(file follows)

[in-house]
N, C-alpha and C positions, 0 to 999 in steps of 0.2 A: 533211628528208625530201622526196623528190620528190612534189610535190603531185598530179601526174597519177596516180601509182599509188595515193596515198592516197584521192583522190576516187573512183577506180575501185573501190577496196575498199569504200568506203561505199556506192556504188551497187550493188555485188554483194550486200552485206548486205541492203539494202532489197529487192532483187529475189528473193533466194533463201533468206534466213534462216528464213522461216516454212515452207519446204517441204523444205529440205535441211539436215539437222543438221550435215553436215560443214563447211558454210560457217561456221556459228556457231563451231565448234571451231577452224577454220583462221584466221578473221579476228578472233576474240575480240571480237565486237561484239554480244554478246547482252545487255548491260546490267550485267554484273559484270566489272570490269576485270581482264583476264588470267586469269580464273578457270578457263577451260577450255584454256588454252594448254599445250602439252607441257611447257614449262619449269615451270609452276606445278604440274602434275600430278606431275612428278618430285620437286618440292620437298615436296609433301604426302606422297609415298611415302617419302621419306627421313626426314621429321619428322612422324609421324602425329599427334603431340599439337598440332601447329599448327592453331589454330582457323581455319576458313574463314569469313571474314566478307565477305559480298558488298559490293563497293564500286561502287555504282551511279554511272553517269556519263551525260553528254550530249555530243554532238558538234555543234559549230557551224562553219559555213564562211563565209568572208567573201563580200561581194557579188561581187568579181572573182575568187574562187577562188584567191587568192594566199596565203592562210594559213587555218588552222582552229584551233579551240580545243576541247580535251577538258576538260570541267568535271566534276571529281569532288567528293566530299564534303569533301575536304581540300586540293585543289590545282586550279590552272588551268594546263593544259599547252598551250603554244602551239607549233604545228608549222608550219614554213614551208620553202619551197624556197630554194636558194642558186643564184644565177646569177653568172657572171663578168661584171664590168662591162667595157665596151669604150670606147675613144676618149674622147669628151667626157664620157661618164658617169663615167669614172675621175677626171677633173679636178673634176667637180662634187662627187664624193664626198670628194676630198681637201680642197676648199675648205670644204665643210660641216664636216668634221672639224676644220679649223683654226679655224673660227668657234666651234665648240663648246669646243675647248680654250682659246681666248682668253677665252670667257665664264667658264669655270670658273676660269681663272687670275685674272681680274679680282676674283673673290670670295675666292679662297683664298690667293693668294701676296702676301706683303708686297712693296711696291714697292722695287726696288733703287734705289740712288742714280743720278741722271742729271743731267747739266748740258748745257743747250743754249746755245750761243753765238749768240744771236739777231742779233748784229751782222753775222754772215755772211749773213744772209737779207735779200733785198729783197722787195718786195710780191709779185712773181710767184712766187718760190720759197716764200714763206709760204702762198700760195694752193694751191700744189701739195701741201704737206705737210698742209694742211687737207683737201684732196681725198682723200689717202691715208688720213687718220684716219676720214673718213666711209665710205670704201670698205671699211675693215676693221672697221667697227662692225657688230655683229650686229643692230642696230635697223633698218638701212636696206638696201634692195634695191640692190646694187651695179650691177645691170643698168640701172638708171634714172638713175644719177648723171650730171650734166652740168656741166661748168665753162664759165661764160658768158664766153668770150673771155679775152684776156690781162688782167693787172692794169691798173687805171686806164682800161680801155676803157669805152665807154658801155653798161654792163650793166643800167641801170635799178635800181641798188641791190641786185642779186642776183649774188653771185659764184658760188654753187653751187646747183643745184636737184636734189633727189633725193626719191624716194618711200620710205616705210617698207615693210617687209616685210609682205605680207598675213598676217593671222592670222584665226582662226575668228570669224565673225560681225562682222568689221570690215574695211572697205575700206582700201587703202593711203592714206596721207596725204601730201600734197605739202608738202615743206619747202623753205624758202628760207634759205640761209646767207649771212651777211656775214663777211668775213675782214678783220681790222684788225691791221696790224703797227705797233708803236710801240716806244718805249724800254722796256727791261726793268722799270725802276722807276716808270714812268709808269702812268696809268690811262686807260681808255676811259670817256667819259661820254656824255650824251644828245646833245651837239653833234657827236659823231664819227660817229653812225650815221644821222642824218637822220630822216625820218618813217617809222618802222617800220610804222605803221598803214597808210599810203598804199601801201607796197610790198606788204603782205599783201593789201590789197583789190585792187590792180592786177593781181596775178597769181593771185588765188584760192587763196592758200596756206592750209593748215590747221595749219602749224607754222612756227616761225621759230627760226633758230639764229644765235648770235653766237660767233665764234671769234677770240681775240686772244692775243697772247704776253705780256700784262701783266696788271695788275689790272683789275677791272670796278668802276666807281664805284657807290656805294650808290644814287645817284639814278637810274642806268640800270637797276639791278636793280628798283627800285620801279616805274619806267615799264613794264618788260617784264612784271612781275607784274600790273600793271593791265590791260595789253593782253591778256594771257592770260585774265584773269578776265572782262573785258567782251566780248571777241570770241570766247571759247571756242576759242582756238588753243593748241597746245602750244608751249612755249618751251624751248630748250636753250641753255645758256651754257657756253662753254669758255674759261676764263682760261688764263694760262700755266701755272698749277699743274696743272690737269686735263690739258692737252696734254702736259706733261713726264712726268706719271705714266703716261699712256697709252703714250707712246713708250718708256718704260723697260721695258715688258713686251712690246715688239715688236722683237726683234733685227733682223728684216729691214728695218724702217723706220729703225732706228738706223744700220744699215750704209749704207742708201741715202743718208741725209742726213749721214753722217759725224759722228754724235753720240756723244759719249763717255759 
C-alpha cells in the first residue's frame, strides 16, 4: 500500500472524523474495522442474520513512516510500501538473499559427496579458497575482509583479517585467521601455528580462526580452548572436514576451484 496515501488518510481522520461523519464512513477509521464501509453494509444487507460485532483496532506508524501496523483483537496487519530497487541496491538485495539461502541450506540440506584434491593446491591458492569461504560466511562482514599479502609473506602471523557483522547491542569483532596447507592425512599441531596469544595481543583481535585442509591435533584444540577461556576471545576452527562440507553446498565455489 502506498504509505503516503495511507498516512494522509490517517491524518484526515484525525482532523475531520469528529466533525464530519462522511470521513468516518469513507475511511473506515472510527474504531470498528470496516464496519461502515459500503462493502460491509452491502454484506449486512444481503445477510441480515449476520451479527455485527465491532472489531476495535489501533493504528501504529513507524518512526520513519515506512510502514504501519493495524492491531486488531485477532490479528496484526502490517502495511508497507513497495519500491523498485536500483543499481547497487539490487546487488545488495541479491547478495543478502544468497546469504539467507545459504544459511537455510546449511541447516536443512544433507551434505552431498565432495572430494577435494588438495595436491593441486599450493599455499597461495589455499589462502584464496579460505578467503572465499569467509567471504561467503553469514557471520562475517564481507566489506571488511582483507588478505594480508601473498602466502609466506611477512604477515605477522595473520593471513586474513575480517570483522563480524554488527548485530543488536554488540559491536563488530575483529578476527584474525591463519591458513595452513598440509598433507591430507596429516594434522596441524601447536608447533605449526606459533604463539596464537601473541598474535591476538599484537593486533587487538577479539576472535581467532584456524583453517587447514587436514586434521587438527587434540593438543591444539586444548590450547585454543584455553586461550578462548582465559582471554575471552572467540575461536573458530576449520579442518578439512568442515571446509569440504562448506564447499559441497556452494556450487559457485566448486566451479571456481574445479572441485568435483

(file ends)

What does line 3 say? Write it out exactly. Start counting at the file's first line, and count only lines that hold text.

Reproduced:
C-alpha cells in the first residue's frame, strides 16, 4: 500500500472524523474495522442474520513512516510500501538473499559427496579458497575482509583479517585467521601455528580462526580452548572436514576451484 496515501488518510481522520461523519464512513477509521464501509453494509444487507460485532483496532506508524501496523483483537496487519530497487541496491538485495539461502541450506540440506584434491593446491591458492569461504560466511562482514599479502609473506602471523557483522547491542569483532596447507592425512599441531596469544595481543583481535585442509591435533584444540577461556576471545576452527562440507553446498565455489 502506498504509505503516503495511507498516512494522509490517517491524518484526515484525525482532523475531520469528529466533525464530519462522511470521513468516518469513507475511511473506515472510527474504531470498528470496516464496519461502515459500503462493502460491509452491502454484506449486512444481503445477510441480515449476520451479527455485527465491532472489531476495535489501533493504528501504529513507524518512526520513519515506512510502514504501519493495524492491531486488531485477532490479528496484526502490517502495511508497507513497495519500491523498485536500483543499481547497487539490487546487488545488495541479491547478495543478502544468497546469504539467507545459504544459511537455510546449511541447516536443512544433507551434505552431498565432495572430494577435494588438495595436491593441486599450493599455499597461495589455499589462502584464496579460505578467503572465499569467509567471504561467503553469514557471520562475517564481507566489506571488511582483507588478505594480508601473498602466502609466506611477512604477515605477522595473520593471513586474513575480517570483522563480524554488527548485530543488536554488540559491536563488530575483529578476527584474525591463519591458513595452513598440509598433507591430507596429516594434522596441524601447536608447533605449526606459533604463539596464537601473541598474535591476538599484537593486533587487538577479539576472535581467532584456524583453517587447514587436514586434521587438527587434540593438543591444539586444548590450547585454543584455553586461550578462548582465559582471554575471552572467540575461536573458530576449520579442518578439512568442515571446509569440504562448506564447499559441497556452494556450487559457485566448486566451479571456481574445479572441485568435483